The brutal gang rape and murder of 27-year-old veterinarian Dr. Priyanka Reddy on the 27th of Nov had left the whole of India burning in rage, it woke us up once again to the reality of rape that women in our country face. The vicious act of rape followed by the brutish images of her charred body left below an underpass left most of India in shock and despair, and as always it plunged the country into a flurry of debates on topics ranging from that of woman safety to that of police inefficiency.
On the 29th of November, the Hyderabad police with clinical precision tracked the criminals responsible with CCTV footage uncovered from toll booths, the video showed one of the suspects leading Dr. Priyanka Reddy away from the toll booth. At first, credit should be given where due and the Hyderabad police who had successfully managed to arrest the four rapists within 2 days of the heinous crime need to be appreciated for their swiftness in cracking the case. Apart from this the police also collected reliable intel from the petrol bunks from where the rapists had fuel that were used to burn Dr. Priyanka Reddy’s body beyond recognition. Furthermore, while in police custody the rapists had confessed to their crimes and thus it is safe to say that the guiltiness of the accused and had been established beyond reasonable doubt.
In the early hours of yesterday, India woke up to the news of the encounter of all four rapists, who allegedly tried to flee from the police whilst enacting the acts of the crime in the crime scene. The encounter had captured the imagination of Indians around the world, who were seen to be in a state of euphoria as they took to the streets in celebration by bursting crackers, distributing sweets and raising slogans praising the police. Despite human rights activists crying foul, the mood and sentiments of the people also reflected on social media, with many tweeting in approval of the actions of the Hyderabad Police and hailed them as heroes. What was even more surprising was that similar sentiments were echoed even by various celebrities like Sania Nehwal, P.V.Sindhu, Allu Arjun, Samantha, Nagarjuna, and Rishi Kapoor.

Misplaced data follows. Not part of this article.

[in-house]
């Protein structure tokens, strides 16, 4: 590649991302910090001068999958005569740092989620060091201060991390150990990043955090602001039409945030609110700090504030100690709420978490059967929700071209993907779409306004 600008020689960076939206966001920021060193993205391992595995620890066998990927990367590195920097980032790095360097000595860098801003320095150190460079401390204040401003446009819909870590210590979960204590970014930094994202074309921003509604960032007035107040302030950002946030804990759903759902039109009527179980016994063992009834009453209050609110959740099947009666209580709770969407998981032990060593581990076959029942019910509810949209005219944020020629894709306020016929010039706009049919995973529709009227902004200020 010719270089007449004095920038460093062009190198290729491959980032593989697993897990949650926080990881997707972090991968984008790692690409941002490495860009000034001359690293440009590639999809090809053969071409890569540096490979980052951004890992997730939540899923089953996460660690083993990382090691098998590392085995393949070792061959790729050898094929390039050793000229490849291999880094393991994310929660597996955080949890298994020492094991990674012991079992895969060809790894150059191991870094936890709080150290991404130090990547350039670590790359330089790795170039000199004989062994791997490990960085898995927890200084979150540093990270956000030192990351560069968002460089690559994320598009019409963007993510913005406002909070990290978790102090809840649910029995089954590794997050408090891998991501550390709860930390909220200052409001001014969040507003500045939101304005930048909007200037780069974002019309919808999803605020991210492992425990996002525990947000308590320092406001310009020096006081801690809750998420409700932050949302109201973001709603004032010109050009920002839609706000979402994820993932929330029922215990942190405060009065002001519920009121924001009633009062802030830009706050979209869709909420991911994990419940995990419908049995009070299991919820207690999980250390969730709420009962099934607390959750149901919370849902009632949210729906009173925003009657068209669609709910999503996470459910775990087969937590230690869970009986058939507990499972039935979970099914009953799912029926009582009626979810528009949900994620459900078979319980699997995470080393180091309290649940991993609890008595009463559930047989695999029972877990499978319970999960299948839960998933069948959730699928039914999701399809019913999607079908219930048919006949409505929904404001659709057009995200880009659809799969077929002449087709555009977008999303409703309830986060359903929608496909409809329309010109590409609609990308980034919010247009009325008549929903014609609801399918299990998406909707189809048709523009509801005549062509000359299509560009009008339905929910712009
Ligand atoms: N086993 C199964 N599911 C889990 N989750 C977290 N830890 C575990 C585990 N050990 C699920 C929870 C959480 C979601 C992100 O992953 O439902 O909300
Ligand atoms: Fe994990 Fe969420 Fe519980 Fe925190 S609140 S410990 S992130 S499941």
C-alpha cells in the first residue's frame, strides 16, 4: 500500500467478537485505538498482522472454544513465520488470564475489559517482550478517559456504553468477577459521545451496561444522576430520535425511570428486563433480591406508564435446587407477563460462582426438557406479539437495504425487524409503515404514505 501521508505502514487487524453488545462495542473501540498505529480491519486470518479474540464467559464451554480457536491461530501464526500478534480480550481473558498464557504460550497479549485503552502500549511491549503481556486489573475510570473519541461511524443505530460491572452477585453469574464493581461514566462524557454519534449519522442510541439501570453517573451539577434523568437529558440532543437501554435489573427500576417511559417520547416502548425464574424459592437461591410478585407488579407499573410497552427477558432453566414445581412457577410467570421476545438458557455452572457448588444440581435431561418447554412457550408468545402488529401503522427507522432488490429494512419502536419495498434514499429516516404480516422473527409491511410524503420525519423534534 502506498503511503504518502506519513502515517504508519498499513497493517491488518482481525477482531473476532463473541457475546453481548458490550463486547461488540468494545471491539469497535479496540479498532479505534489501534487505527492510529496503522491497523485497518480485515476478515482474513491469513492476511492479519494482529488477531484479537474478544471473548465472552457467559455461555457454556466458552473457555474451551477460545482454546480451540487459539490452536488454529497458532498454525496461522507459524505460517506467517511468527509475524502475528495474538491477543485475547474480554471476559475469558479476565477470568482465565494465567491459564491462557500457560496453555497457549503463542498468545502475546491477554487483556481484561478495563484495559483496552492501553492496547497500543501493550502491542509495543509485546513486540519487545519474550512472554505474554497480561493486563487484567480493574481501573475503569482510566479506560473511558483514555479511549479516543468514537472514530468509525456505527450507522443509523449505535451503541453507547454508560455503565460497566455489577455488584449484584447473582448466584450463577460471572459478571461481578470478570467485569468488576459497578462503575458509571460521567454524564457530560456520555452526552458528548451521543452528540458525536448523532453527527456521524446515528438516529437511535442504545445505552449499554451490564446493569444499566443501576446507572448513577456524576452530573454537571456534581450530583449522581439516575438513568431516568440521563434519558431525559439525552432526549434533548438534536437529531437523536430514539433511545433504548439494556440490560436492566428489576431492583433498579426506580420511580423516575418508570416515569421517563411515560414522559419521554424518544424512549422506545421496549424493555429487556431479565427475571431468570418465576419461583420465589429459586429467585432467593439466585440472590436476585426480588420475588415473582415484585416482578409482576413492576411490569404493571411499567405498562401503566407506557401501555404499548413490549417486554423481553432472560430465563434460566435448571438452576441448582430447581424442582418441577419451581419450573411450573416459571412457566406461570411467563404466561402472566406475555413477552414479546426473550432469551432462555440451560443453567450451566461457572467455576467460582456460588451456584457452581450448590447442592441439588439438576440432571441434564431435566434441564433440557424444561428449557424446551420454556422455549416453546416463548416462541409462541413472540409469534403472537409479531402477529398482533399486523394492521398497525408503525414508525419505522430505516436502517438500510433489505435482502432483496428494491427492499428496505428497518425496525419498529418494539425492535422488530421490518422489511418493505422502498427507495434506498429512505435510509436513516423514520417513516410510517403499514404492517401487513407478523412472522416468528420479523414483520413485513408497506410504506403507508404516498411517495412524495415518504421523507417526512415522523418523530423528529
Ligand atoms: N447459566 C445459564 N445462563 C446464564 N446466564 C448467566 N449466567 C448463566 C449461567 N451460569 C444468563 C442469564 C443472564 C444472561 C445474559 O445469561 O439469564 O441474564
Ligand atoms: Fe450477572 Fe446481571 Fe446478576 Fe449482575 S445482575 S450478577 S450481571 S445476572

However not all concur with the views of the majority public and many disputing both the legitimacy of the encounters and the conviction of the accused. Many have also raised serious concerns about society’s glorification of such encounters and see this as an indication of society’s descent into anarchy.
Are these celebrations truly a sign of society’s endorsement of anarchy? Do they suggest a lack of empathy? Or is there an underlying issue that we seem to miss? To figure this out one must take into consideration the circumstances in which these events have unfolded. To begin with, we have become numb to the number of rapes and violent acts against women that have been plaguing our nation, it is seen that every other day a report on a rape seems to find its way to the papers. We also seem to have one of the worst conviction rates with conservative estimates putting us at 26%. According to 2017 statistics, more than 32,500 cases of rape were registered in the year 2017 alone, and at the same time, Indian courts disposed of only about 18,300 cases related to rape that year, thus leaving more than 127,800 cases pending at the end of 2017.
To make matters even worse even when the accused are convicted of rape, we have seen cases of bizarre judgment. For instance, let us take the case of the juvenile rapist from Hyderabad who after four years of investigation and trial who had been asked by the courts to do community service in the very school of the victim whom he had raped. These lapses of judgment on the part of the Juvenile Justice Board (JJB the judiciary panel) need to come under serious scrutiny. Adding to this is the unsettling delay in judgment even when all evidence has been strongly established on the accused. What has the judiciary done to ensure that the families on the receiving end of such acts are rendered justice? We all are aware of the Nirbhaya rape case of 2012 and uproar that it had caused and the protests that it had brought about, but after 7 long years the convicts are still allowed to live their lives out in prison. The mother of the Nirbhaya girl who herself has been running pillar to post demanding for the hanging of the rapists of her daughters says she finds solace in the way the four rapists in Hyderabad have been dealt with.
The jubilation of the public to such encounters are not only because of the failure of the judiciary but also because of their frustrations against certain sections of the media who seem inclined to always humanize the guilty. As so craftily exemplified by the online news portal The Quint, which attempted to humanize one of the rapes accused Muhammad Pasha by writing a brief article on the poverty-stricken life that the family has been subjected to. The ineffectiveness of the judiciary and indifference of certain media portals towards the pains and the suffering of the victims have pushed the general public to admire such acts. This is a worrying trend and one that threatens to continue unless the Judiciary takes notice and accepts responsibility. The Judicial system on India has been allowed far too long to carry out without any sense of accountability, and the people of India have lost trust in the judiciary. It is time for the judiciary to build back the trust in the judicial system and if they fail to do so society will continue to look towards vigilantism as a form of justice.